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The first time I heard the term implicit bias and learned what it was, I was with several other women scientists and we all had a face-palm moment, “So that’s what has been wrong all this time! This is why we feel unheard in our meetings and committees, why we needed a better CV than our male counterparts to get a job.” Implicit biases are unconscious biases shared within a …
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In a new study, scientists from NASA and the National Center for Atmospheric Research find the warning signs of one type of space weather event can be detected tens of minutes earlier than with current forecasting techniques – critical extra time that could help protect astronauts in space.
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In early March up on the frozen Arctic Coastal Plain, as the wind sculpts snow into drifts, it’s hard to tell northern lakes from surrounding tundra. But lurking deep beneath that flat white world are toothy predators as long as your arm.
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Earth’s ocean is vast and deep, and we still need to study many things about it. To investigate and quantify biological and chemical processes, for instance, we need to determine the concentration and size of particles (living and non-living organisms) floating in the water, dissolved materials, and the diversity of organisms such as the microscopic photosynthetic phytoplankton.
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Let’s reminisce back to the Walls Boundary Fault on the Ollaberry Peninsula of Shetland today. Here’s a 3D model to go along with the ones I posted last time: It’s a little ragged, but so am I at the end of the workweek! Happy Friday. Have fun spinning this thing.
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By Christy Till. This is the 3rd part in a 3-part series in which a US scientist reflects on the women’s march, making sense of the current political landscape, and finding answers in local science communication activities. See part one here and two here.   “Polarizing people is a good way to win an election, and also a good way to wreck a country.”  – Molly Ivins Perhaps some of the …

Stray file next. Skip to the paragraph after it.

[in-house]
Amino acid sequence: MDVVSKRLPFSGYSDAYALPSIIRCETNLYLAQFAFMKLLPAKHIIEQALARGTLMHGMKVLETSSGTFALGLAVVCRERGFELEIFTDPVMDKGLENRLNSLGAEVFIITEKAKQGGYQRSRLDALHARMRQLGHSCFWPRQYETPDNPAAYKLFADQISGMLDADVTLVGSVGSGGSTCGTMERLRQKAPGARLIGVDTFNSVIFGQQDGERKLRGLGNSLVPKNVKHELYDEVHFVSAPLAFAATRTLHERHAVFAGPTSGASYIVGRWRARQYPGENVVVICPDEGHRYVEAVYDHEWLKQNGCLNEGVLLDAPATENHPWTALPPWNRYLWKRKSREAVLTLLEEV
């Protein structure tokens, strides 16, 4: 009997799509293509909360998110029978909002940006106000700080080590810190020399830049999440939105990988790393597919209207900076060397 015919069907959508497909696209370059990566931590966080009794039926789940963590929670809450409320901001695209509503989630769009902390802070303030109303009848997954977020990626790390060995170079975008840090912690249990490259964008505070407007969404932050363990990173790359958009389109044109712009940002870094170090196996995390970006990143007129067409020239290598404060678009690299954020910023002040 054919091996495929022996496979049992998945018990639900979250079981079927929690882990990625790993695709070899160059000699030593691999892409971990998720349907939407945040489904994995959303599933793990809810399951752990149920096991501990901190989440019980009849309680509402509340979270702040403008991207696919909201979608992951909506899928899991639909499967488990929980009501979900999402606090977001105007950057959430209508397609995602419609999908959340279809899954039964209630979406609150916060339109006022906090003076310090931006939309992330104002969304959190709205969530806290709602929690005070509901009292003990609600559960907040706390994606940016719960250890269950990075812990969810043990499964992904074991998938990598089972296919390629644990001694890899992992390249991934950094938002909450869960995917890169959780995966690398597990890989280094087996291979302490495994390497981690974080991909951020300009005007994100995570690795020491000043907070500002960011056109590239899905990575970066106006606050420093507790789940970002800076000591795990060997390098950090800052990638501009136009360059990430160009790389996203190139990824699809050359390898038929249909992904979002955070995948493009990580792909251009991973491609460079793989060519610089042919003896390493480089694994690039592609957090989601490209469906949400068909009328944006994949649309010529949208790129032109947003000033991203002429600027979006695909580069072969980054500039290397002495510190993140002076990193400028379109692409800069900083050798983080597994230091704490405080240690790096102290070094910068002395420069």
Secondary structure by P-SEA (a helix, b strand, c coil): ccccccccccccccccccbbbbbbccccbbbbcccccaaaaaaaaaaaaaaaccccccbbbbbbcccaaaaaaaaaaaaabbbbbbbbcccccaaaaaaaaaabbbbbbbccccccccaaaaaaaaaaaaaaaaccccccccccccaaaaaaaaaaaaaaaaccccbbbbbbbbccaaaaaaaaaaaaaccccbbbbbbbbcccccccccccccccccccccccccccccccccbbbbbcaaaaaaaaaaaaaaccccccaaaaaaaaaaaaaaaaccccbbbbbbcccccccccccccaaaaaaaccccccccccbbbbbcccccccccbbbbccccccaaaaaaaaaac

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The Center for Climate Change Communication at George Mason University is out with its latest survey of TV weathercasters and their views on climate change. For the most part, it’s good news, and I was one of the survey participants. Full disclosure: I’m doing a talk on science communication with one of the authors of the study (Ed Maibach) at the American Meteorological Society (AMS) Broadcast Meteorology conference in June. Just …
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More and more GOES-16 data is coming out as it is calibrated and tested. Look at the images below of fires to the southeast of the Dallas area. There is one image every 5 minutes, but GOES-16 (Launched as GOES-R) can return imagery every 30 seconds.
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The 115th Congress is now in full swing. With the flurry of cabinet nominations being considered, it’s easy to miss the legislation that has been or is being considered in Congress. In this blog post, we will give you an overview of some of the science-related legislation that is up for consideration or has recently been passed. Department of Energy Research & Innovation Act (H.R. 589)—Rep. Lamar Smith (R-TX): The …
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Each year, as sea ice starts to melt in the spring following its maximum wintertime extent, scientists still struggle to estimate exactly how much ice they expect will disappear through the melt season. Now, a new NASA forecasting model based on satellite measurements is allowing researchers to make better estimates.
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